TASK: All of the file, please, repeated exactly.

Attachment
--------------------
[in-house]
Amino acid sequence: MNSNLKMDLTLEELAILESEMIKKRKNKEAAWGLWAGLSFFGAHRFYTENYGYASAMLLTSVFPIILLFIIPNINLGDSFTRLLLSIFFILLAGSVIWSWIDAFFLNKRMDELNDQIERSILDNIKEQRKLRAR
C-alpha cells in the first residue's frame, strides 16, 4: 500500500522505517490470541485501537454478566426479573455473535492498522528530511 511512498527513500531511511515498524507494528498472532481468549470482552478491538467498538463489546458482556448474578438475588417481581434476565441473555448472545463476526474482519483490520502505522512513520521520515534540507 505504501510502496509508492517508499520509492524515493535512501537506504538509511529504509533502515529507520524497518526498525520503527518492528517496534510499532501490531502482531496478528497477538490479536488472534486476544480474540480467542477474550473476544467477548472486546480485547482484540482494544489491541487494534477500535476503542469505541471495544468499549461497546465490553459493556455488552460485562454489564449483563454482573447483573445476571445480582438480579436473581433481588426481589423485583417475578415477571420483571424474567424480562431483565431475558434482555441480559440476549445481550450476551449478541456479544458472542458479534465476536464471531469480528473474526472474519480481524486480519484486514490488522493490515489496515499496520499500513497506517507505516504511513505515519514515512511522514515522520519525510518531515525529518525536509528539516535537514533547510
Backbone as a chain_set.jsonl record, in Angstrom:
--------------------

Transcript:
[in-house]
Amino acid sequence: MNSNLKMDLTLEELAILESEMIKKRKNKEAAWGLWAGLSFFGAHRFYTENYGYASAMLLTSVFPIILLFIIPNINLGDSFTRLLLSIFFILLAGSVIWSWIDAFFLNKRMDELNDQIERSILDNIKEQRKLRAR
C-alpha cells in the first residue's frame, strides 16, 4: 500500500522505517490470541485501537454478566426479573455473535492498522528530511 511512498527513500531511511515498524507494528498472532481468549470482552478491538467498538463489546458482556448474578438475588417481581434476565441473555448472545463476526474482519483490520502505522512513520521520515534540507 505504501510502496509508492517508499520509492524515493535512501537506504538509511529504509533502515529507520524497518526498525520503527518492528517496534510499532501490531502482531496478528497477538490479536488472534486476544480474540480467542477474550473476544467477548472486546480485547482484540482494544489491541487494534477500535476503542469505541471495544468499549461497546465490553459493556455488552460485562454489564449483563454482573447483573445476571445480582438480579436473581433481588426481589423485583417475578415477571420483571424474567424480562431483565431475558434482555441480559440476549445481550450476551449478541456479544458472542458479534465476536464471531469480528473474526472474519480481524486480519484486514490488522493490515489496515499496520499500513497506517507505516504511513505515519514515512511522514515522520519525510518531515525529518525536509528539516535537514533547510
Backbone as a chain_set.jsonl record, in Angstrom: